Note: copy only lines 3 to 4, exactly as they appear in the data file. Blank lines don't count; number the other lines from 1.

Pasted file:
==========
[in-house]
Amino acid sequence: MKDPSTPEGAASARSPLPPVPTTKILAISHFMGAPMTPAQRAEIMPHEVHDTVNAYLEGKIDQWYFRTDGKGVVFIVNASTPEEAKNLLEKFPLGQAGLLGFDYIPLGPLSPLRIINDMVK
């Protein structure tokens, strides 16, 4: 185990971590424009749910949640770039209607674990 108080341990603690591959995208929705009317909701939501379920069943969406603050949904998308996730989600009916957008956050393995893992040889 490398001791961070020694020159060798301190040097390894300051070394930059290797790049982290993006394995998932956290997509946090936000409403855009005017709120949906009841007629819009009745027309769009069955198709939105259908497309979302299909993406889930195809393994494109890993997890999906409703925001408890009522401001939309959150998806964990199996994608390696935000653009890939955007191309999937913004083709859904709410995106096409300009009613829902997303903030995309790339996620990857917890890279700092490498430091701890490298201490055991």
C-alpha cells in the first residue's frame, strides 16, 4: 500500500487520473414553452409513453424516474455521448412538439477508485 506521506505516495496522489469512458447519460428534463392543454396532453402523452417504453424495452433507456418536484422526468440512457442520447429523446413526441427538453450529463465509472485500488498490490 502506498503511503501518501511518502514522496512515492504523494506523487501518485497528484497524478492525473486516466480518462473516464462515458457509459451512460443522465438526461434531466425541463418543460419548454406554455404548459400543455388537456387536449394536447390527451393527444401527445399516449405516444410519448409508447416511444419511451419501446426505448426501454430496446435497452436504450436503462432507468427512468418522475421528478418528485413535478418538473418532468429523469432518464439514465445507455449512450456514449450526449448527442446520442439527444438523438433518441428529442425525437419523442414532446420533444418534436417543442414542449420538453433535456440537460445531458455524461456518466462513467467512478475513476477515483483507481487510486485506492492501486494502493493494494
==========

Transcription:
């Protein structure tokens, strides 16, 4: 185990971590424009749910949640770039209607674990 108080341990603690591959995208929705009317909701939501379920069943969406603050949904998308996730989600009916957008956050393995893992040889 490398001791961070020694020159060798301190040097390894300051070394930059290797790049982290993006394995998932956290997509946090936000409403855009005017709120949906009841007629819009009745027309769009069955198709939105259908497309979302299909993406889930195809393994494109890993997890999906409703925001408890009522401001939309959150998806964990199996994608390696935000653009890939955007191309999937913004083709859904709410995106096409300009009613829902997303903030995309790339996620990857917890890279700092490498430091701890490298201490055991």
C-alpha cells in the first residue's frame, strides 16, 4: 500500500487520473414553452409513453424516474455521448412538439477508485 506521506505516495496522489469512458447519460428534463392543454396532453402523452417504453424495452433507456418536484422526468440512457442520447429523446413526441427538453450529463465509472485500488498490490 502506498503511503501518501511518502514522496512515492504523494506523487501518485497528484497524478492525473486516466480518462473516464462515458457509459451512460443522465438526461434531466425541463418543460419548454406554455404548459400543455388537456387536449394536447390527451393527444401527445399516449405516444410519448409508447416511444419511451419501446426505448426501454430496446435497452436504450436503462432507468427512468418522475421528478418528485413535478418538473418532468429523469432518464439514465445507455449512450456514449450526449448527442446520442439527444438523438433518441428529442425525437419523442414532446420533444418534436417543442414542449420538453433535456440537460445531458455524461456518466462513467467512478475513476477515483483507481487510486485506492492501486494502493493494494